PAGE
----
A 16-year old surfer from Barbados died after breaking his neck during a heavy surf session generated by Hurricane Irma. The accident took place at Box by Box, a spot located in Barbados’ east coast. According to the early reports, Zander Venezia was caught by a closeout wave and hit a shallow reef. The young surfer was pulled out of the water by Nathan Florence, who immediately called for help and started CPR. Zander Venezia was taken to the beach, where the paramedics tried to revive him.
Zander Venezia, 16, passes away in heavy surf
Volcom continues the exploration of surfing’s bizarre an unorthodox side. Watch “Osmo Thrombo,” a surf movie featuring Mitch Coleborn, Noa Deane, and Ozzie Wright. The goal was to surf the idyllic wave Australia has to offer, but for logistical and weather reasons, the surf trio and their crew ended up in Indonesia territory. After a long and exhausting van, ferry, and car trip, the boys find a slice of heaven in a shoulder-high mini barreling wave. The session left them starving, but the local coconuts had a strange impact in Ozzie.
"Osmo Thrombo:" a surf trip movie on acid
The Kelly Slater Wave Company (KSWC) filed an application to transform the Leemore surf pool installed. The artificial wave park owned by the World Surf League (WSL) plans to run a year-round operation open to the general public from 6 am to 11 pm, in Northern California. The Surf Ranch developed by Kelly Slater and his engineers aims to host six yearly surf competitions with live music and a camping site.
Summer is always a synonym of surfing. Can you imagine surfing without summer and vice-versa? We can’t. But not everything is perfect. Wake up, go to the beach, catch some waves, refresh a bit in the shade, relax under the sun, surf a bit more, get some rest and repeat – that is the perfect holiday plan for a surfer in the summer. It’s that time of year when it feels good to catch a wave, end the session with a fresh orange juice or a cold beer, and spend some time with your friends discussing who got the best wave, and which beach will you be exploring the next day. The days are long and sunny, the water is warm, and there is time for everything.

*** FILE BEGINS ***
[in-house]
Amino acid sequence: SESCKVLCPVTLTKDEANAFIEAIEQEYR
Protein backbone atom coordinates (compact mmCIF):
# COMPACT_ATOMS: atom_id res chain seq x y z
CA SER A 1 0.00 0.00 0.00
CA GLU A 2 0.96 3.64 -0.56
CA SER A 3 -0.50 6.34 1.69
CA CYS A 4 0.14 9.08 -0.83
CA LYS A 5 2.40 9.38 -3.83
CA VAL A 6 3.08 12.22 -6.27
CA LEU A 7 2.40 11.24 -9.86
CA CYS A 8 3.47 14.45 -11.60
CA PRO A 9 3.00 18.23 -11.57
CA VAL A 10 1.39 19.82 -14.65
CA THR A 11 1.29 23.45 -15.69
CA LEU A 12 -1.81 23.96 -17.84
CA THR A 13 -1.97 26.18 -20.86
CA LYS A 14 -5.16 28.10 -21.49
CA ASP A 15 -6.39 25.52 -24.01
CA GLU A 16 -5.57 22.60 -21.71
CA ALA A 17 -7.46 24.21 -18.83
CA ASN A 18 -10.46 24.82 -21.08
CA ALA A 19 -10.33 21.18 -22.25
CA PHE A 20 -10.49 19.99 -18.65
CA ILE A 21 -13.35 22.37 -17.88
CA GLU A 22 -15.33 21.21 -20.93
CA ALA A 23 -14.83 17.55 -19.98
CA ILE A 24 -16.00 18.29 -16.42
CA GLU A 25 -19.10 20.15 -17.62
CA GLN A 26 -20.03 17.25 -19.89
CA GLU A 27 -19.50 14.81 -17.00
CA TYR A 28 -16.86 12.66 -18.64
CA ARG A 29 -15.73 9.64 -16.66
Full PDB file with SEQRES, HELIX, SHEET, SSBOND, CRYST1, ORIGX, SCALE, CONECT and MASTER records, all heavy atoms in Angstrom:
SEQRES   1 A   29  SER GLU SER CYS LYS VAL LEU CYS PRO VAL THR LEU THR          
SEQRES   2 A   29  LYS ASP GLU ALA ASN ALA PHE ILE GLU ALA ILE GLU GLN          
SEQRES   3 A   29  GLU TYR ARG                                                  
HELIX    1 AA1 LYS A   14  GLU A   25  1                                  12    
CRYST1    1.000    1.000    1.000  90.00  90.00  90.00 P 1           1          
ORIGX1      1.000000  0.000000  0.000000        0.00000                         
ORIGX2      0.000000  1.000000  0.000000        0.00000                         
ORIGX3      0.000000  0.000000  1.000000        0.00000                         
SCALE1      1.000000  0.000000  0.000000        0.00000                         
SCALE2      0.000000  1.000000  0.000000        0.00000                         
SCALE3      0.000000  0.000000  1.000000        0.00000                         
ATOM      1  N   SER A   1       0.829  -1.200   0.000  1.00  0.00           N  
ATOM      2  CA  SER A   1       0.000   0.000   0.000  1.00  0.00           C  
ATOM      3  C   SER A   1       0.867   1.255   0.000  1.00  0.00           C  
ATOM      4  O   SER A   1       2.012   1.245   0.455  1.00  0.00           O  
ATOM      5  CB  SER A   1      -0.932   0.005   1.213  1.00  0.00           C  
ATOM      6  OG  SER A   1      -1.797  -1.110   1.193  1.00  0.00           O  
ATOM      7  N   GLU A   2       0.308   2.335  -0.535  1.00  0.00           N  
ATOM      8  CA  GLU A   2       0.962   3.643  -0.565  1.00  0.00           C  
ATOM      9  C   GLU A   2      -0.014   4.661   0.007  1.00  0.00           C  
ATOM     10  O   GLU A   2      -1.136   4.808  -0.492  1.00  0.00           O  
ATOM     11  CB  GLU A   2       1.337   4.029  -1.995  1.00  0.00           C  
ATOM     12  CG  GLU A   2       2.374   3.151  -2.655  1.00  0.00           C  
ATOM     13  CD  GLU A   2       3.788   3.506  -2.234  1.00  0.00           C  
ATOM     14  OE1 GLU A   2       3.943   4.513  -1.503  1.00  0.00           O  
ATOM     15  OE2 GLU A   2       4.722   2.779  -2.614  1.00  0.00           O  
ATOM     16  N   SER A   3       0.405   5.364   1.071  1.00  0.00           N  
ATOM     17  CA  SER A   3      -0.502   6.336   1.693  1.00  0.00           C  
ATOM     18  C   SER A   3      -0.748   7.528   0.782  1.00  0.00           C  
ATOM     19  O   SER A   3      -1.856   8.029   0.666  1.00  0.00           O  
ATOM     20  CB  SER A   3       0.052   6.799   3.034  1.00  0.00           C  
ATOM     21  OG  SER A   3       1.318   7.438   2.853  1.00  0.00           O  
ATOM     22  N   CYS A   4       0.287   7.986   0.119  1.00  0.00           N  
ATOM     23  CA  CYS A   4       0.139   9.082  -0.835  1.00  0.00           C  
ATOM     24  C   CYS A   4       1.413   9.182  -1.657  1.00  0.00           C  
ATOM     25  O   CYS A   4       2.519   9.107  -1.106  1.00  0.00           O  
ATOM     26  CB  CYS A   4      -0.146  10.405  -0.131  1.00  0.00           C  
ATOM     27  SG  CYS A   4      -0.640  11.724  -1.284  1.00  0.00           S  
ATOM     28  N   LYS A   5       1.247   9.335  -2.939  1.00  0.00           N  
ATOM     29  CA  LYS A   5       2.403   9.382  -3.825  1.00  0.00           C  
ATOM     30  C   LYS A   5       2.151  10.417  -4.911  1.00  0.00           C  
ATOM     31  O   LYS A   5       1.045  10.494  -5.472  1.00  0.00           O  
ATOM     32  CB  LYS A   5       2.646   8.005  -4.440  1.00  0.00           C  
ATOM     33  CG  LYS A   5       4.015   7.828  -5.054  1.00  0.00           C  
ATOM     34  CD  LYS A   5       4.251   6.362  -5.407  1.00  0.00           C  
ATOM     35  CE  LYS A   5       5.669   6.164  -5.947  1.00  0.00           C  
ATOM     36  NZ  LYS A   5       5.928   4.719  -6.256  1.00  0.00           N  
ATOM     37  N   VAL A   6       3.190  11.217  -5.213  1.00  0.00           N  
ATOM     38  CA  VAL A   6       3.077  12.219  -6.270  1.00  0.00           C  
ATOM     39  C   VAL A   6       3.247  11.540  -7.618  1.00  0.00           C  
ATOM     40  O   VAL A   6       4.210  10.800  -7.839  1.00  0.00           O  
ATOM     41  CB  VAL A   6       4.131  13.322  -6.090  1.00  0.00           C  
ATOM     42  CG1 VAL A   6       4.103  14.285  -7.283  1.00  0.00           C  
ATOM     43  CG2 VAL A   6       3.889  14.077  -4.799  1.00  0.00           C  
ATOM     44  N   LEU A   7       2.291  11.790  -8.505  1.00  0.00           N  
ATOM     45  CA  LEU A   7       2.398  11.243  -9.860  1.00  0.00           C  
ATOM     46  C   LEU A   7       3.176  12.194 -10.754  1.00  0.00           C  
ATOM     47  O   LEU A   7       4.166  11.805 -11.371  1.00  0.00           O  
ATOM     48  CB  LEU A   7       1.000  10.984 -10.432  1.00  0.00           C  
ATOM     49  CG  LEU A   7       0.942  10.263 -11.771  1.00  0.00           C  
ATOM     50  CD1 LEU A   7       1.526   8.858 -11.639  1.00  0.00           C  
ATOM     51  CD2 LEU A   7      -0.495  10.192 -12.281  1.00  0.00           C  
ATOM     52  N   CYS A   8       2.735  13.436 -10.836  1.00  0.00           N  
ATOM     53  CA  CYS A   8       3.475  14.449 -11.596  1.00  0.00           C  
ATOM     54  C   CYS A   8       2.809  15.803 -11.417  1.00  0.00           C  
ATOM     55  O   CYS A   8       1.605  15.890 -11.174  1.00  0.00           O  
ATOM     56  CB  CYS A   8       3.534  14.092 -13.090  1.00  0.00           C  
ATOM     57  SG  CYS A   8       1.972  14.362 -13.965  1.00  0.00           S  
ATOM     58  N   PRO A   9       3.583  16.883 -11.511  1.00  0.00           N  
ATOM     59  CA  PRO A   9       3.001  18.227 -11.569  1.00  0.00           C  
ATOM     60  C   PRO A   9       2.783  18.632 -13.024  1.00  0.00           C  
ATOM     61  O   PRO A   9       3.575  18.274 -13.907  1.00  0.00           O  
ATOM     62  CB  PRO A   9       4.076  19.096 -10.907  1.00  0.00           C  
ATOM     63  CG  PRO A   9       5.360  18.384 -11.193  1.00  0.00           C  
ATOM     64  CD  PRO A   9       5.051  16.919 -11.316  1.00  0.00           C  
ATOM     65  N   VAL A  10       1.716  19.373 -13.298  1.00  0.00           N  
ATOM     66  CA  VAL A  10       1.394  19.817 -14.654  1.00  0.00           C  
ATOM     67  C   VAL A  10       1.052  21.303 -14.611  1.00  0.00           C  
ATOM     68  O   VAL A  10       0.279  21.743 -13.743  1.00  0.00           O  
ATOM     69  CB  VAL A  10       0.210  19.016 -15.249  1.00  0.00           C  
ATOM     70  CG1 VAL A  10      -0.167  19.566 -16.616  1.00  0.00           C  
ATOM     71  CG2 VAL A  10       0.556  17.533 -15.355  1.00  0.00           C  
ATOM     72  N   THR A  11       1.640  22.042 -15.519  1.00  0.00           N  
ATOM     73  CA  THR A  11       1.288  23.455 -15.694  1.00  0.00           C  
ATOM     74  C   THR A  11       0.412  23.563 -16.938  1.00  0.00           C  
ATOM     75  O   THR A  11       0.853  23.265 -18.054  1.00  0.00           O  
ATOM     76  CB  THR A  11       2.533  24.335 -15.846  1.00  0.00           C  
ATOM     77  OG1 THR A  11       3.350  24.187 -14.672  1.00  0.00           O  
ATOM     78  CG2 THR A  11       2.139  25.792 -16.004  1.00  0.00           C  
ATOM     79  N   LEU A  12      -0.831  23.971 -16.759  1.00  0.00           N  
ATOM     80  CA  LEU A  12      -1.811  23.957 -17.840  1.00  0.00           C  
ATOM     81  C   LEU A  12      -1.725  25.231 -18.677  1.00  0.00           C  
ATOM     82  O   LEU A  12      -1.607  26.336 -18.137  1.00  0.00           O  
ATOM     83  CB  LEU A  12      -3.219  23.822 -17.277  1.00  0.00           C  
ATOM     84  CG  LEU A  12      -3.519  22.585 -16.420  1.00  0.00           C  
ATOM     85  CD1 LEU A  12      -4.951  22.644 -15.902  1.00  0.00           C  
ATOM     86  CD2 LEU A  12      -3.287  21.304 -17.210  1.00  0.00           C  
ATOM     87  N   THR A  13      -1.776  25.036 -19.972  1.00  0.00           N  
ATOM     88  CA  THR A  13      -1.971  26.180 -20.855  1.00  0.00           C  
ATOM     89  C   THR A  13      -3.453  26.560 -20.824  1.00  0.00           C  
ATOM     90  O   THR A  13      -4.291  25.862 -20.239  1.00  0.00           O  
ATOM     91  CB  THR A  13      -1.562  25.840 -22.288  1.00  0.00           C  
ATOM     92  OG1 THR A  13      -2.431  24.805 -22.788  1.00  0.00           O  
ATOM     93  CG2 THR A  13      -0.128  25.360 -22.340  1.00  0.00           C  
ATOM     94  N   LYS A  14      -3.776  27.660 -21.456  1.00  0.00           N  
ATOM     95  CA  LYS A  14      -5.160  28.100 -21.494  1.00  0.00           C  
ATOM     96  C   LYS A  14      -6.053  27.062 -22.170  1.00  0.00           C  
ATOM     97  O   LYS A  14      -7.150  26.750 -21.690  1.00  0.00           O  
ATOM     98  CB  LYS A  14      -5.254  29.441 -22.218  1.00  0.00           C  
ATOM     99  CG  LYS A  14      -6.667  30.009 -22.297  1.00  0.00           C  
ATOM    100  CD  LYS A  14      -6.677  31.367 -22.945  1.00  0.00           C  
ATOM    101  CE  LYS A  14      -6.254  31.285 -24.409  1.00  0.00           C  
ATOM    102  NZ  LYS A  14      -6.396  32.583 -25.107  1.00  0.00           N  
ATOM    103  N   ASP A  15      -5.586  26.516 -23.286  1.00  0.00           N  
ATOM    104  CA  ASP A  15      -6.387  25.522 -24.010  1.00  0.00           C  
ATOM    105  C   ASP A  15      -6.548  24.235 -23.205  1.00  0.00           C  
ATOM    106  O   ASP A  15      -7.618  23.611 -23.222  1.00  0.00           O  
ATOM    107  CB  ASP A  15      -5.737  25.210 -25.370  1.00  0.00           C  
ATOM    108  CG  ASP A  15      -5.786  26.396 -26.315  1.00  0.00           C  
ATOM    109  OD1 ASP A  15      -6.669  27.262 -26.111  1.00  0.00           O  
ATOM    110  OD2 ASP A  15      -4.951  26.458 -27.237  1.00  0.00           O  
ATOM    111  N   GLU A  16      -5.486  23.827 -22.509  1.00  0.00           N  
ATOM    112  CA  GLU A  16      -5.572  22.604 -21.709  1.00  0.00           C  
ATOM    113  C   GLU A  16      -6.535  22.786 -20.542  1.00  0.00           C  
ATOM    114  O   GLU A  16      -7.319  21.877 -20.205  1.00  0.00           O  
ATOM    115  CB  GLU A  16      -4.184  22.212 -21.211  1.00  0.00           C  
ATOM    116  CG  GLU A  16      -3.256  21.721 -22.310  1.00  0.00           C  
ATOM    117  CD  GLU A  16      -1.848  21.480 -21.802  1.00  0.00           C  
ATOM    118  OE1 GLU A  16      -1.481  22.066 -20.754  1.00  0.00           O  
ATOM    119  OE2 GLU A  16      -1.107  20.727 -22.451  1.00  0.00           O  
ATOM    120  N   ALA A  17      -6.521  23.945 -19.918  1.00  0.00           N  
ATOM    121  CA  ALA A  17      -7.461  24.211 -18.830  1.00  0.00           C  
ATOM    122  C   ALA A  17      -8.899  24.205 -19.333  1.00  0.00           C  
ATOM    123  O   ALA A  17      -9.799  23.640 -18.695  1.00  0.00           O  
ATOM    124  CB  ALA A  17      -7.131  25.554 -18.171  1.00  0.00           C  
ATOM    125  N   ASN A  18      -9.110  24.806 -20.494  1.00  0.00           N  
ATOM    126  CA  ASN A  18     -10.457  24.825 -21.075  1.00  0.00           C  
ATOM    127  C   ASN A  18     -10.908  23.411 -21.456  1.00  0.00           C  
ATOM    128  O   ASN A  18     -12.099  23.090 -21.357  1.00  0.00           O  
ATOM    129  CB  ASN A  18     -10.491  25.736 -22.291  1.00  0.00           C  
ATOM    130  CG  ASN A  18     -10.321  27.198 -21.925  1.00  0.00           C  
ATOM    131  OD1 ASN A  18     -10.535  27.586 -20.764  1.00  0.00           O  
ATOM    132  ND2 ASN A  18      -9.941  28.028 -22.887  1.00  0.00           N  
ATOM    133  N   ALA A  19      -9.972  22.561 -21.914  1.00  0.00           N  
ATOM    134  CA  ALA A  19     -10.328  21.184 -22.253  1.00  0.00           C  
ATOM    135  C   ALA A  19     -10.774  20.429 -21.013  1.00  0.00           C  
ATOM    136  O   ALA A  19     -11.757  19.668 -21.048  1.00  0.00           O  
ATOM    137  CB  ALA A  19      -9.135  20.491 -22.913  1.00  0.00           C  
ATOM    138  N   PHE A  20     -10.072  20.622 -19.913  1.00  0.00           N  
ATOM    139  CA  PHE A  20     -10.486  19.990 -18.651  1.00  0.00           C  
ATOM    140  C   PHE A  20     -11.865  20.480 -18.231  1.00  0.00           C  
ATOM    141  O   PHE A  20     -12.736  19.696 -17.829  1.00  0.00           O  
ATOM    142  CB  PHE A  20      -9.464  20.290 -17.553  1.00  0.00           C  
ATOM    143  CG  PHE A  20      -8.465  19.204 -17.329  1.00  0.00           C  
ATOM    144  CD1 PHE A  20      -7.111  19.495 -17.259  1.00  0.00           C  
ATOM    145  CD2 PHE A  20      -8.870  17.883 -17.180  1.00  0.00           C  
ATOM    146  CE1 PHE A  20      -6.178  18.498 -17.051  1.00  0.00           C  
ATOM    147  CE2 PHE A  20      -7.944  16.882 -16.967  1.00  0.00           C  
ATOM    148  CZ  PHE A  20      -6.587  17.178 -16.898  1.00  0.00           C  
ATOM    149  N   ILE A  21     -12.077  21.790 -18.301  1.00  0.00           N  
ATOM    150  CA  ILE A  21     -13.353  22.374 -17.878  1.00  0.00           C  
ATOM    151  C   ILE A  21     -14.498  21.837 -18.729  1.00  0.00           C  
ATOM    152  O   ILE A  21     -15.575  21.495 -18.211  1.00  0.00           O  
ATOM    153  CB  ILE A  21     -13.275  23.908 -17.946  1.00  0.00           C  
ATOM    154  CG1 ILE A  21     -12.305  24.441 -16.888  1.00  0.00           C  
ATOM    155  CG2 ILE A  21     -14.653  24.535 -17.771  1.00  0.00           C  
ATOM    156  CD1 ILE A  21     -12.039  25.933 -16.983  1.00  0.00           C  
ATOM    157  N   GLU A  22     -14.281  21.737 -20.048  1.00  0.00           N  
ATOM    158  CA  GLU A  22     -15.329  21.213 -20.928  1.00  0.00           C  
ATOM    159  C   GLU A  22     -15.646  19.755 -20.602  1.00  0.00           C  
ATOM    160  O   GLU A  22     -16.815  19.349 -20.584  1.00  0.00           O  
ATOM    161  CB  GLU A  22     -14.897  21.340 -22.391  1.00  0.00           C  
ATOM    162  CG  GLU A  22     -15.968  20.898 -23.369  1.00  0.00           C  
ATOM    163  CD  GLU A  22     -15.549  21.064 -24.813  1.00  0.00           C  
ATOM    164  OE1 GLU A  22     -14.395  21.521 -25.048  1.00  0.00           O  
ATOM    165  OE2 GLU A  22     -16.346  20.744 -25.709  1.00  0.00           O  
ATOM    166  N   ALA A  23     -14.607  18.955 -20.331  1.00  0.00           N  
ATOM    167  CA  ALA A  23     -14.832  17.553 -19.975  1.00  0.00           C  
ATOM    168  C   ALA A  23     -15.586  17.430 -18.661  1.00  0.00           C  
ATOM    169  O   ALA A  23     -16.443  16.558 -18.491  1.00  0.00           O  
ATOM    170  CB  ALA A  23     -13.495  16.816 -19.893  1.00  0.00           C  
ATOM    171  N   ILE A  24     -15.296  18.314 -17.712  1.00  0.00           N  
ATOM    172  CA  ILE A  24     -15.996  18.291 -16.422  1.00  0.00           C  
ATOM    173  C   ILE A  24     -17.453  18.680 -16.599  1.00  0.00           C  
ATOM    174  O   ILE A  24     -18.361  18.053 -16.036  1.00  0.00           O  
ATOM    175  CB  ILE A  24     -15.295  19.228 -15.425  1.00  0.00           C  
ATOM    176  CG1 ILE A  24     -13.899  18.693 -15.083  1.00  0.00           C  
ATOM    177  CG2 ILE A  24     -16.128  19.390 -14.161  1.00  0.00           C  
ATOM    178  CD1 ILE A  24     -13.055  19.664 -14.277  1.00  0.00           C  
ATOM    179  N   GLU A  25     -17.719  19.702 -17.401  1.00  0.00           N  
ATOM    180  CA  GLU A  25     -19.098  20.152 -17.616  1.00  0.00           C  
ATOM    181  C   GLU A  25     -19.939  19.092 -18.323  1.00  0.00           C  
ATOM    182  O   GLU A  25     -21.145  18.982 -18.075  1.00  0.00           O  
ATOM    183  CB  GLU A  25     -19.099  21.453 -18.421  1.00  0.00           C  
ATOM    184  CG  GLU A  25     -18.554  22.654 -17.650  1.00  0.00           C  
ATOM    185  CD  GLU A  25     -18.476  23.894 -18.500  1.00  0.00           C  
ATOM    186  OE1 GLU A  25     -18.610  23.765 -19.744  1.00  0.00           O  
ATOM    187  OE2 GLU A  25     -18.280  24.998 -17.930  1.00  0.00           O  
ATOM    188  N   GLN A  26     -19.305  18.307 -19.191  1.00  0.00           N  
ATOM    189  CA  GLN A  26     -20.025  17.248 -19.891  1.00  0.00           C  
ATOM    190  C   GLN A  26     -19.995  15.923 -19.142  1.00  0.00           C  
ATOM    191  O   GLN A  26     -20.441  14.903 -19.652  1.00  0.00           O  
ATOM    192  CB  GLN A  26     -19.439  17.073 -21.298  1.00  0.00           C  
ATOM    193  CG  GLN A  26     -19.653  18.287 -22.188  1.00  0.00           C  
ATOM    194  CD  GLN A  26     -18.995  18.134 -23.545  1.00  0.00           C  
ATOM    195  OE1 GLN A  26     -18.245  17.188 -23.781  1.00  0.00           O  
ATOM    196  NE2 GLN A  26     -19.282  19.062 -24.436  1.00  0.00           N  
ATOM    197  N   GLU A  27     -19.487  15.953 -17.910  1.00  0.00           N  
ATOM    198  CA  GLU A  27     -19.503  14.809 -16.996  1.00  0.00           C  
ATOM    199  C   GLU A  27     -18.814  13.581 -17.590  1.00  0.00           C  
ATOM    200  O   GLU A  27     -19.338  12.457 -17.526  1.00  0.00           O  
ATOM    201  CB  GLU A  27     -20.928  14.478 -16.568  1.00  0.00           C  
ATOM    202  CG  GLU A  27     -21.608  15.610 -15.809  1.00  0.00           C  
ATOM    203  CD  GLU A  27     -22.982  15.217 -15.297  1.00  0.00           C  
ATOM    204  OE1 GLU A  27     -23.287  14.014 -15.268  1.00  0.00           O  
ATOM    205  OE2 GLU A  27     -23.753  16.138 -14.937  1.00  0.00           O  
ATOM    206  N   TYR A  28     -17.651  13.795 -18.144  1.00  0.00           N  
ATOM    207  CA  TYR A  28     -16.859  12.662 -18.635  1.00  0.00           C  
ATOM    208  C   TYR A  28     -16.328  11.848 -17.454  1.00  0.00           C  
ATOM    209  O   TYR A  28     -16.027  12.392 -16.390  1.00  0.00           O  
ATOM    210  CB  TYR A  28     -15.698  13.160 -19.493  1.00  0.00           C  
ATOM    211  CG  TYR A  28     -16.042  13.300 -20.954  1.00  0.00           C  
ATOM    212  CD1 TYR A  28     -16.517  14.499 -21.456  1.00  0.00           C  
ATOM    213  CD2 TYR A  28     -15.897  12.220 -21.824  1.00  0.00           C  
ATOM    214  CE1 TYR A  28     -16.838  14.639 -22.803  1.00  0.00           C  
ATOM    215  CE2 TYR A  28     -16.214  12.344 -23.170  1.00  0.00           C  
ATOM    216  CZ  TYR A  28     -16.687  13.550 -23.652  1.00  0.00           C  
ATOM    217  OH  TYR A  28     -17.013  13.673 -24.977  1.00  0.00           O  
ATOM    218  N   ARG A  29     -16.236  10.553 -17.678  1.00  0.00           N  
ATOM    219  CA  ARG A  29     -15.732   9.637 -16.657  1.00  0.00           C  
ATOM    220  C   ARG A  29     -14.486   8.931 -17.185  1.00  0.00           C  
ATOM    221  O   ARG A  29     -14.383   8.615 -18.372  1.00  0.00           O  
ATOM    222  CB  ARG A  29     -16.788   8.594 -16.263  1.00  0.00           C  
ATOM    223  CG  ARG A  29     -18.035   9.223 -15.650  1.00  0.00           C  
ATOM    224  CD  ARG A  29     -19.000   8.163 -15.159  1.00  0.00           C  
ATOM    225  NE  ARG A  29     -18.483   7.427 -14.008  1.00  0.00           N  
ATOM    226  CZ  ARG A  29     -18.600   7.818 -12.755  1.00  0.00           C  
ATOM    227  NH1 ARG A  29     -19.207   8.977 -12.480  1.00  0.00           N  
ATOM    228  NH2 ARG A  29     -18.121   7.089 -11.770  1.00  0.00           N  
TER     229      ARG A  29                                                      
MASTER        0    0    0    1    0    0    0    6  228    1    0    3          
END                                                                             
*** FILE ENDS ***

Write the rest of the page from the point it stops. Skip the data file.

When you first start surfing, to many people it may look like “just a phase,” or something that you’ll eventually end up leaving behind. Can surfing endure the test of time? For most surfers, surfing runs deep and ends up becoming a part of who they are. But life is tough, and things keep changing. When you move to an inland city, embrace a demanding career or start building a family, your time to surf begins to shorten. Yes, you get excited every time you see someone surfing, you still check the conditions when drive by the ocean, but riding waves becomes more difficult to fit in your schedule.
Is surfing just a phase?